“And your individual statistics mean nothing the TEAM that wins the games gets the trophy at the end” I believe you are a socialist. Capitalist team owners, in contrast, pay players with better statistics more money.

          8. Dilan, no offense but you are clearly talking about something about which you know nothing. Absolutely nothing. You cite a bunch if objections as if no one who studies these things has ever thought of them. You’re wrong. In fact, they’ve looked at every single one of them. My suggestion if you want to add anything of value to the discussion is to learn something about what you are criticizing, because so far all you’ve done is betray ignorance.

            And I’m sorry for unloading but there comes a point at which I lose all tolerance for someone peddling bullshit despite people trying to warn them that that’s what they are doing.

    2. Most overrated player of the ’70s? There is a lot of competition for that title. I would vote for Steve Garvey, who was a fine defensive 1B, but had an empty .300 BA and a wildly overblown reputation, which he carefully cultivated.

      1. He would be my other candidate. Pick a high average, low OPS first baseman from any era and you’ve got a fine candidate.

        1. Though Larry Bowa is in the running as well. Pick an offensive black hole middle infielder from an era before decent defensive metrics and you’re likely to hear all sorts of silly claims about how much their defense was worth, overcoming all of their hitting shortcomings. (Mazeroski, on the other hand, really does appear to have been as good as his rep.)

          1. You are right. The only defensive stat they had was fielding %, and Bowa was some sort of record-holder in that.

          2. True dat, J. Michael. But Mark Belanger really did have the D to overcome his batting average. Earl Weaver said it, I believe it, and that settles it.

    3. Serious question: Is the Moneyball approach as good for baseball as entertainment as it is for baseball as business? Quite a bit of the financial optimization described sounded like it might produce dull play.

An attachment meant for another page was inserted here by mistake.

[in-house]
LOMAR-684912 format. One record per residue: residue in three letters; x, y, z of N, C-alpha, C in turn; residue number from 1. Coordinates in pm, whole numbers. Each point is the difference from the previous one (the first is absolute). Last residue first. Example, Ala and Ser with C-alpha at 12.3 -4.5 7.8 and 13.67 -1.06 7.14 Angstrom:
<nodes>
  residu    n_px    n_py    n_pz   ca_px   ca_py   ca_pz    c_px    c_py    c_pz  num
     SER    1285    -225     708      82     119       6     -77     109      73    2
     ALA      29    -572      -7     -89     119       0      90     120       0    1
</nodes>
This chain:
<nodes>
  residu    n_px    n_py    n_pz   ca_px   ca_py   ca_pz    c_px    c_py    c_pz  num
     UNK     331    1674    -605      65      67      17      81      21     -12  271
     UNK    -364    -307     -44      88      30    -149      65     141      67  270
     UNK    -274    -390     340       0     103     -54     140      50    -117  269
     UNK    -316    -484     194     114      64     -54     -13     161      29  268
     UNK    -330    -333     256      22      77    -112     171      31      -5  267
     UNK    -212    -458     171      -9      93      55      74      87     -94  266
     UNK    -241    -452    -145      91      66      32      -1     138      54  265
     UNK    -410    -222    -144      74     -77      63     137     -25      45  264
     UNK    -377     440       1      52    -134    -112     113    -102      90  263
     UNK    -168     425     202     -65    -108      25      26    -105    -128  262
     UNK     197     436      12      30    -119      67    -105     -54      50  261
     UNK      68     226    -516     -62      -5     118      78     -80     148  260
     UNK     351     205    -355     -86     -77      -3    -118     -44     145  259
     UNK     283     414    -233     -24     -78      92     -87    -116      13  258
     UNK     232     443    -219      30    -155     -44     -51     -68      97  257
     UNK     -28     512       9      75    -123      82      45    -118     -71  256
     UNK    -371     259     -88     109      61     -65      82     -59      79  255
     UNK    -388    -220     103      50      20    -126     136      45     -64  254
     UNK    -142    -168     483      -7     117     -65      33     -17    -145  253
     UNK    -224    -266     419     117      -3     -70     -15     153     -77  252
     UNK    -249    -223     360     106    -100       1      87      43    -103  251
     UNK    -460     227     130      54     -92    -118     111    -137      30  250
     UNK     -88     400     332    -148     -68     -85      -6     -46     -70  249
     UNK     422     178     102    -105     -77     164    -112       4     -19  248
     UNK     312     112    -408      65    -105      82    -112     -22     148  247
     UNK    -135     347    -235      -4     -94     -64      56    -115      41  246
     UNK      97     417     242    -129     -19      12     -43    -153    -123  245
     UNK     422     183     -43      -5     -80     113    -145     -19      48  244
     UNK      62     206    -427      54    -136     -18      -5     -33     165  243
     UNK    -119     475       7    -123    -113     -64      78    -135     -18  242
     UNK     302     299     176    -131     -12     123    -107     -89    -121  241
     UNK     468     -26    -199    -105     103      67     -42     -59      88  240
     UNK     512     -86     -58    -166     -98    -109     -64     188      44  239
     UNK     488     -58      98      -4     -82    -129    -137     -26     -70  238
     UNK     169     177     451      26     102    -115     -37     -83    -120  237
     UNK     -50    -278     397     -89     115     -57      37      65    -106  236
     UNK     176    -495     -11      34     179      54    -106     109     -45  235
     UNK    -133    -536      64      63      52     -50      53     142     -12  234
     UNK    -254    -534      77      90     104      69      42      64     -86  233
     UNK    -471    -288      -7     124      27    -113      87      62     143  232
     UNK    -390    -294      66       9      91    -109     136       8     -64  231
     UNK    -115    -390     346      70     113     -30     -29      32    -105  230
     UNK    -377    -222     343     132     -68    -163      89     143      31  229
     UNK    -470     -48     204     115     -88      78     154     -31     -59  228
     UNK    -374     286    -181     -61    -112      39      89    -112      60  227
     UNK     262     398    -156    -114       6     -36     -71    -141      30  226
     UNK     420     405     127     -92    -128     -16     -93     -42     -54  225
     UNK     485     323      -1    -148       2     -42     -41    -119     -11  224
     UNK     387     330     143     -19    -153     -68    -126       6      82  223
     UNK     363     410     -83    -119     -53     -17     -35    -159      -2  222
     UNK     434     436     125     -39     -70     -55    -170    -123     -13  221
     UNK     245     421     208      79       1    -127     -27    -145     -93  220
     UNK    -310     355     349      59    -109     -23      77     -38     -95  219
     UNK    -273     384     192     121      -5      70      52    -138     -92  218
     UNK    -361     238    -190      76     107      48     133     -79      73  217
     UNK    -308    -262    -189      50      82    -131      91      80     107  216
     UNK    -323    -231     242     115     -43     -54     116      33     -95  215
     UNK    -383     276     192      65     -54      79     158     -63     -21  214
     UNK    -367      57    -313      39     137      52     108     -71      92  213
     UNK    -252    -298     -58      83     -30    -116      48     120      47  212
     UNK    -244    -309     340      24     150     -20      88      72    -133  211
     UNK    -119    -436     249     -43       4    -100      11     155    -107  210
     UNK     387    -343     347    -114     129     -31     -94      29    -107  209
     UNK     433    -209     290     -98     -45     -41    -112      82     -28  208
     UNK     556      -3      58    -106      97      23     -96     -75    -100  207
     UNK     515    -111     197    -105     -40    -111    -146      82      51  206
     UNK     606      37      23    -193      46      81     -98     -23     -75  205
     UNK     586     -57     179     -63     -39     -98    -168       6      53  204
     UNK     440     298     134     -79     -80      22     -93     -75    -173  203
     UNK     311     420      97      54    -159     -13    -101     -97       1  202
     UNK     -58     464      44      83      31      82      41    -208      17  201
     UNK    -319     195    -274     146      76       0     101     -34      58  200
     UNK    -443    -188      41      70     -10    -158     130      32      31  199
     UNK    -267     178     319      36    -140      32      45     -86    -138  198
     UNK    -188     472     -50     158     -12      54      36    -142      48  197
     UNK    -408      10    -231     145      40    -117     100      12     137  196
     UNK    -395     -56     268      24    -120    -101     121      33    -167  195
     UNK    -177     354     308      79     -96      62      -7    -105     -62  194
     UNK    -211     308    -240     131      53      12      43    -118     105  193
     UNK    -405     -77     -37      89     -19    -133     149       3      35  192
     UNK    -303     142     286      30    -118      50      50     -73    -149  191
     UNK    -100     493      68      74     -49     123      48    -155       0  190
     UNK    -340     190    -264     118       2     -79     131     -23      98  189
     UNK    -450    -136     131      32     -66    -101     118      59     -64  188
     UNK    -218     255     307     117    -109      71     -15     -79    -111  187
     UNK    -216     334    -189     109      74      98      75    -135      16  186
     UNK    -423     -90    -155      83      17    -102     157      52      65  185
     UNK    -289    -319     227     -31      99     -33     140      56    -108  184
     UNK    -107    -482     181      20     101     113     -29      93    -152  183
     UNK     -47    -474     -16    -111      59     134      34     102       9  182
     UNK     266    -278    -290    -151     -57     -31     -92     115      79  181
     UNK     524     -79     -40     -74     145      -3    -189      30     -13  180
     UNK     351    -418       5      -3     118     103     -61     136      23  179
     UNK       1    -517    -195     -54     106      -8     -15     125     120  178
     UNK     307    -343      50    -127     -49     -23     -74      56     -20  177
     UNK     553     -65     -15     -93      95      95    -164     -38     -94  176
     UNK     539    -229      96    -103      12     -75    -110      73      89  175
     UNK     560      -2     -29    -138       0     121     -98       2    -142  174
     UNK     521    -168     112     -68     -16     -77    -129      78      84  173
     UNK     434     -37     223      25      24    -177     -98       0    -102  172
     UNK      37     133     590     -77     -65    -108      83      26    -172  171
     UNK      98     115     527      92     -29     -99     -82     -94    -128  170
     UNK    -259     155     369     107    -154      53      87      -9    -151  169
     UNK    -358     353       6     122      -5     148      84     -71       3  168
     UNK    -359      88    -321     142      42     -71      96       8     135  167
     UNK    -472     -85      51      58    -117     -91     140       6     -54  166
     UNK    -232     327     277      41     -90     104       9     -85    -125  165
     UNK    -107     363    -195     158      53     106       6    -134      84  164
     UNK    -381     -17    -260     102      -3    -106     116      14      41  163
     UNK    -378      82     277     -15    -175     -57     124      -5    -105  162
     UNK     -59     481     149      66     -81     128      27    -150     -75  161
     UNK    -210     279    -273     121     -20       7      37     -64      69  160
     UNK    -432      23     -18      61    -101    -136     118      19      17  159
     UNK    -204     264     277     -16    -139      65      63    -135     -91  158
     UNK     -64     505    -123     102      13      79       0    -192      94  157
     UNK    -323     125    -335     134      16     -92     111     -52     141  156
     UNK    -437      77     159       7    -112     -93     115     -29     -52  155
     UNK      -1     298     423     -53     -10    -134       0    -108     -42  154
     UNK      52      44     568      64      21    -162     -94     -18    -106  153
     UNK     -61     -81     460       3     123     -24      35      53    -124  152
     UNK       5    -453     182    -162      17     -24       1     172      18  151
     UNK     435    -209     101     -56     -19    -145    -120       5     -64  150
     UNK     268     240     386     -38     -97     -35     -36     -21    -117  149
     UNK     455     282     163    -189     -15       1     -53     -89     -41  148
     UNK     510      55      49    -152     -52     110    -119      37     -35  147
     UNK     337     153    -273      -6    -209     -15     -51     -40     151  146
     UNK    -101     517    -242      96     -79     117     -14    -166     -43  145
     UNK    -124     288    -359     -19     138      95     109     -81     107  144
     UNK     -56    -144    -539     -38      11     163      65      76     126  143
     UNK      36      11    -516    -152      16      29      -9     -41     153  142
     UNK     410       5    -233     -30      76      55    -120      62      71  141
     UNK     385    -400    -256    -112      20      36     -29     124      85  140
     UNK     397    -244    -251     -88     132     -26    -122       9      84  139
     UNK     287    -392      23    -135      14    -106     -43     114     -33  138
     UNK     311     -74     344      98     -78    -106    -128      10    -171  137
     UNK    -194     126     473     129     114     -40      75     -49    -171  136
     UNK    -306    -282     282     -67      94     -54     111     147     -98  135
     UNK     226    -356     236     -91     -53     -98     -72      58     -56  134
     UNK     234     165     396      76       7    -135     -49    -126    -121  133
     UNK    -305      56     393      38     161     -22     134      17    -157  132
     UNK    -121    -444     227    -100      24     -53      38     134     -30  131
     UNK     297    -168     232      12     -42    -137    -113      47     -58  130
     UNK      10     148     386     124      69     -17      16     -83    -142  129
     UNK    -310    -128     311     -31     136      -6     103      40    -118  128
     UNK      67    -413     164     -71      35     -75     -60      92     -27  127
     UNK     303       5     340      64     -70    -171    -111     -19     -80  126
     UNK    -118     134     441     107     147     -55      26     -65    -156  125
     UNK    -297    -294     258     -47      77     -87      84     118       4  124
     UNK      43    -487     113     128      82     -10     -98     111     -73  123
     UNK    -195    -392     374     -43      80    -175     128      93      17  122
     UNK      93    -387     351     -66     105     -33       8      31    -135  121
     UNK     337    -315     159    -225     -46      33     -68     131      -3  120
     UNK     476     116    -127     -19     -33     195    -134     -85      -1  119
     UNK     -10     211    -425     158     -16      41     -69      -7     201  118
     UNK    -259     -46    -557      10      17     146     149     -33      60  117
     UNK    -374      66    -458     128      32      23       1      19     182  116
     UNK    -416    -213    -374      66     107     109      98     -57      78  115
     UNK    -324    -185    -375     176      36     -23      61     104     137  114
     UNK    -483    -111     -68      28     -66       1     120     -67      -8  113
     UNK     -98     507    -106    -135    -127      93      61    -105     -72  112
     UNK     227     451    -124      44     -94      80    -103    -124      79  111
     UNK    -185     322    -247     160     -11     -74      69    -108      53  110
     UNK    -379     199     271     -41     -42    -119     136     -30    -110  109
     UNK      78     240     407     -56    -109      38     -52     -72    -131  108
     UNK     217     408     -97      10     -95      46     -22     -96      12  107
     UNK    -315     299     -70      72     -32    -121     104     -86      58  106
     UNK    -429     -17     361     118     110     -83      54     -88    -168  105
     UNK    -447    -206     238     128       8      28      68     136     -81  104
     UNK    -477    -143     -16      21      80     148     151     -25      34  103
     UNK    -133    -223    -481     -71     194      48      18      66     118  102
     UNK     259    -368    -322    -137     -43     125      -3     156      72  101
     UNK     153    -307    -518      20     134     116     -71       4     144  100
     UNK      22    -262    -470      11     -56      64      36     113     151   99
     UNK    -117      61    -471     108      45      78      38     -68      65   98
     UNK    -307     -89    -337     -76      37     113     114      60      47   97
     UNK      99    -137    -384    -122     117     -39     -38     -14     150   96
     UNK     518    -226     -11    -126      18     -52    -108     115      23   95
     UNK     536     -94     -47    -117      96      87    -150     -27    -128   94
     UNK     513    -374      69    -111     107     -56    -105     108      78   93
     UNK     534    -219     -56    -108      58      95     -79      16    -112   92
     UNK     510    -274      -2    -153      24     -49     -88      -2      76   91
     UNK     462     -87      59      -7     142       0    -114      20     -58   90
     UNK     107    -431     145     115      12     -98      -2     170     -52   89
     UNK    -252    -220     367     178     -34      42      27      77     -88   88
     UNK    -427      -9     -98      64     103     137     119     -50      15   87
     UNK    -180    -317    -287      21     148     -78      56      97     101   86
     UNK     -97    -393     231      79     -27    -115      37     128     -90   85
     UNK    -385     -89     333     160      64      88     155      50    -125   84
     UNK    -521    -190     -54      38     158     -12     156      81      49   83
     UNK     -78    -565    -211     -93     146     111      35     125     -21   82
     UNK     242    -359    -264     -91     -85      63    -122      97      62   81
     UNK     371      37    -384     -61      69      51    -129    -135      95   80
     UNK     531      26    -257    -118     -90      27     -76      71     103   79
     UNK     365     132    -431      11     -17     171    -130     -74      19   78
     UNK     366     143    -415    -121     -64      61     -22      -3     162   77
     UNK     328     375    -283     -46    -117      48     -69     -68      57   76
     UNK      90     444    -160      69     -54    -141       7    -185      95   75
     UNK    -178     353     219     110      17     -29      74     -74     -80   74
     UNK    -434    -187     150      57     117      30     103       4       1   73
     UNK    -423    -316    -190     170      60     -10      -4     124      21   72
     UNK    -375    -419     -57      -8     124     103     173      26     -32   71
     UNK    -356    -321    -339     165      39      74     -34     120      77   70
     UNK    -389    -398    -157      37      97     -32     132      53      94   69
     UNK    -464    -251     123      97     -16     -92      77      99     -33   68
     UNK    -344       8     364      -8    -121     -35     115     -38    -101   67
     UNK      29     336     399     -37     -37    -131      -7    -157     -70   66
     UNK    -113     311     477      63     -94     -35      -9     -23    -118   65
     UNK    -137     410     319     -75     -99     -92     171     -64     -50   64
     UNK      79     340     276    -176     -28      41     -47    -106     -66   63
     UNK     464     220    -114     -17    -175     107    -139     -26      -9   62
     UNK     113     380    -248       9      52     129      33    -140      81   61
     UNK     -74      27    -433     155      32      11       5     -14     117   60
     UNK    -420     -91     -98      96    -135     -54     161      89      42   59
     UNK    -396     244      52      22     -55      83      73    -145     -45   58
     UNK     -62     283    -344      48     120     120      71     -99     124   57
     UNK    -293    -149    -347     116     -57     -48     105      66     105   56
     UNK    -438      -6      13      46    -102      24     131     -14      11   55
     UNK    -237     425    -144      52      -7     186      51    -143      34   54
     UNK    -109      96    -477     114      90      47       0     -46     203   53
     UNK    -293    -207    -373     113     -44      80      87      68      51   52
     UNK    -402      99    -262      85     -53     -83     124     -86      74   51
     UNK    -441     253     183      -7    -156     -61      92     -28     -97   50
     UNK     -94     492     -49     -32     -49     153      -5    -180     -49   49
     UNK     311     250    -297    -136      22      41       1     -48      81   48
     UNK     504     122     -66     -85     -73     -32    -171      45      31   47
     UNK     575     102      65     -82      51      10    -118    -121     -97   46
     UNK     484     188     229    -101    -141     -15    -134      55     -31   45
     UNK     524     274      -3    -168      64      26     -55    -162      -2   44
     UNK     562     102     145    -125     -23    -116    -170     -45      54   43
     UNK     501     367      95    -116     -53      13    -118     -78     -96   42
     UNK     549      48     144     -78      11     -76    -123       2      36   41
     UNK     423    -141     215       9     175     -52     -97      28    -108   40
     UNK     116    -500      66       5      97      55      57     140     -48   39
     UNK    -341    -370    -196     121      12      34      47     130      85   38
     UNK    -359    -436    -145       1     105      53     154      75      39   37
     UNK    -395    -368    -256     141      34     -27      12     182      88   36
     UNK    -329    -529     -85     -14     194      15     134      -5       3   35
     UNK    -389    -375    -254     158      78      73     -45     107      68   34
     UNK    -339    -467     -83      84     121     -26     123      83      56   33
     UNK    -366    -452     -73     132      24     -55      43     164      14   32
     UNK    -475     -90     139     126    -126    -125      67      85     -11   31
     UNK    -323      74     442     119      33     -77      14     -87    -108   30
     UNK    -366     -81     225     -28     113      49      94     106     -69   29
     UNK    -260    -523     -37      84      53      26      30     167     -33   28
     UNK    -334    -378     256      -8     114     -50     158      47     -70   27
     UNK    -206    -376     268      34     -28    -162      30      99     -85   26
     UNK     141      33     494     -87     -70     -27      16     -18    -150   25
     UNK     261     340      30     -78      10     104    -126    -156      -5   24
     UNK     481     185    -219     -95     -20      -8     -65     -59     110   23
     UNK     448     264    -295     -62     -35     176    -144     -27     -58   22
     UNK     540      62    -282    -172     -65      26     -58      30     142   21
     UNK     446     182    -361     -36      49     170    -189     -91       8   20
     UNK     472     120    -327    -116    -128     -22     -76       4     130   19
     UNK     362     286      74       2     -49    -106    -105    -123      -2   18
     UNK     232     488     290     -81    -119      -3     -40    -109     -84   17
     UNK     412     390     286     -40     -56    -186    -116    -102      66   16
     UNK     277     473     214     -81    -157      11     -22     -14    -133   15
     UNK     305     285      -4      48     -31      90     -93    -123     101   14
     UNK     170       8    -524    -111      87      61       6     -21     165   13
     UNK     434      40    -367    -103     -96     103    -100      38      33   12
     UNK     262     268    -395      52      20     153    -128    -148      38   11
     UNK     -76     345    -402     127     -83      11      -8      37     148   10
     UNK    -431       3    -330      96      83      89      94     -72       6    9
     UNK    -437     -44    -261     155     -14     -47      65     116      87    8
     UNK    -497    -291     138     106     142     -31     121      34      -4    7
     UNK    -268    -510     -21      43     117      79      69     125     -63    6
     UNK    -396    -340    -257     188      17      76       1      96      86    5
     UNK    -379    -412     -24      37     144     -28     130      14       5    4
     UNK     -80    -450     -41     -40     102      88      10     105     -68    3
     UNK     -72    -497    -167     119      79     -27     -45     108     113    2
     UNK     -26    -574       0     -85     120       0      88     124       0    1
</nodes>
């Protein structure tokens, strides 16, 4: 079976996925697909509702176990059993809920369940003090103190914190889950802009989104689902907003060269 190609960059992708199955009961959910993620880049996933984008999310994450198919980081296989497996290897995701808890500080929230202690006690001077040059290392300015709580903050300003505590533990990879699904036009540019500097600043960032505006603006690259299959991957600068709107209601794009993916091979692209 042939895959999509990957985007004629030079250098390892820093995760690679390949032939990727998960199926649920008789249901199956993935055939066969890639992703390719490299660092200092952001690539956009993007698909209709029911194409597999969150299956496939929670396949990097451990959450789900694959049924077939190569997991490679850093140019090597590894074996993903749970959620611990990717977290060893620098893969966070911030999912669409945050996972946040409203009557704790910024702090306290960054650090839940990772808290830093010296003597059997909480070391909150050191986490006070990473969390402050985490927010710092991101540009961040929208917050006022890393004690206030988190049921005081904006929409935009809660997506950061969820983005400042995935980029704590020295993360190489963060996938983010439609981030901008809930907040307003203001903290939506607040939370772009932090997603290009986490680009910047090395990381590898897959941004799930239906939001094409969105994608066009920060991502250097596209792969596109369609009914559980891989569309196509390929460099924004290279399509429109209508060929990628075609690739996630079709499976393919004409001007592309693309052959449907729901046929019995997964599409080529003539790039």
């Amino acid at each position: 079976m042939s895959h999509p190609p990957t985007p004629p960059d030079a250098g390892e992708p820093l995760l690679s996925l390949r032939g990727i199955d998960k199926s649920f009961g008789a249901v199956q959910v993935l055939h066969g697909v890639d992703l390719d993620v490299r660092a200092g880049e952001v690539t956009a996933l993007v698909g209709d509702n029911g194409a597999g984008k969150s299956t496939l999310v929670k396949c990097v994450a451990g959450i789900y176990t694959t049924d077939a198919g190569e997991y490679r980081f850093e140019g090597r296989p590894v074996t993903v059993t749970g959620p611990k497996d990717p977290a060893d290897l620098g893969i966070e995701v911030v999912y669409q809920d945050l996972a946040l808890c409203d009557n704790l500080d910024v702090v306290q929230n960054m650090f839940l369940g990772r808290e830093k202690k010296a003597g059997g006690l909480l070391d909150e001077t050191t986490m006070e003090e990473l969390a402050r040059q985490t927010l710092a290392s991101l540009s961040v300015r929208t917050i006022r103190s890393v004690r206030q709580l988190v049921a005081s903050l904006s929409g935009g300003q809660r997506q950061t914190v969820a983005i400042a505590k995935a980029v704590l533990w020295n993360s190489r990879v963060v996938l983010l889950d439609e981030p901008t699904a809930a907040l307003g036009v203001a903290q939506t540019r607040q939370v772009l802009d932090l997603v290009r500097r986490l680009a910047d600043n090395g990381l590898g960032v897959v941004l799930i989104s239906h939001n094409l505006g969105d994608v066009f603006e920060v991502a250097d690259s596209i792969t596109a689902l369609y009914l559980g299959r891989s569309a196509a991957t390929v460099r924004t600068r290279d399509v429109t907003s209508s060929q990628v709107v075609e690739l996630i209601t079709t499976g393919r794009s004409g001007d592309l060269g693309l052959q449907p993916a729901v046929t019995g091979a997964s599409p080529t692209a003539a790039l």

1. It’s good for entertainment if your team does it, because winning is entertaining. It’s bad if everyone does it, because walks are boring.

      2. It isn’t so much the financial optimization as it is the proper assessment of how much certain abilities are worth. I agree with you that the greater appreciation of walks and home runs has produced a form of baseball that is significantly less interesting even as it is more successful on the field. Such is life sometimes.

        Interestingly, though, financial optimization no longer points in the same direction. Once the big market teams developed the same appreciation for OBP and slugging as the innovating small market teams did, those particular abilities were no longer undervalued. Billy Beane shifted directions dramatically a few years ago and is now investing heavily in team defense. Their belief is that they have an internal measure of defensive ability that allows them to price it better than other teams do and so that is now one of their focuses. My inclination is that one area where a cost sensitive team should be investing resources these days is on its medical staff; if they can figure out a way to keep pitchers healthy, that would be a huge advantage that they might be able to secure relatively cheaply.

        1. I honestly don’t know whether it does or not. My fascination with baseball was a thing of my youth, listening to Cards games over the AM radio. (I was an odd child. When I got bored, I’d switch to the shortwave channel and listen to WWV tick away till the solar weather came on.) I did get a good laugh out of the “pump and dump” strategy for relief pitchers. I’d always thought there was something fishy about that distinction.

          I ask because the board at our church mostly (I was out of town) got together and watched Moneyball (anyway, I figure the book is better than the movie) at part of a leadership development project, in the hopes it would get people to value non-standard traits in others. I love the book–got it a decade ago and loaned it out a lot–but I’m a little skeptical of its value in this context, and thus my question.

  3. Sports fans made similar cracks after a generally fine field goal kicker (who was a major supporter of charities at a childrens’ hospital) missed a field goal during an important game, resulting in a narrow loss. Fans were saying “Did you hear that he attempted suicide the other day? He tried to hang himself but couldn’t kick the chair out from under him.”

    Buncha jerks.

  4. I am still a sports fan likely always will be, but thinking about things like this is one cause of my drift toward cynicism. At least Buckner made an actual error; athletes such as Scott Norwood and Ralph Branca received similar opprobrium just for coming up short at a crucial moment. This is not something for sports fans to be proud of. The fact is that if a game is close enough to be exciting, that Mets/Red Sox game included, it almost certainly turns on one or more random bounces or fairly debatable officiating calls. It is strange business that so much rapture and misery follow from that “W” or “L”. But anyway, Go Pack, Go Badgers.

    1. It is striking how fans non-randomly assign blame. Donnie Moore was uniquely blamed for the Angels’ playoff collapse against the Sox the same year as Buckner’s error even though he only came into the game because the prior pitcher beaned a player and set up a rally.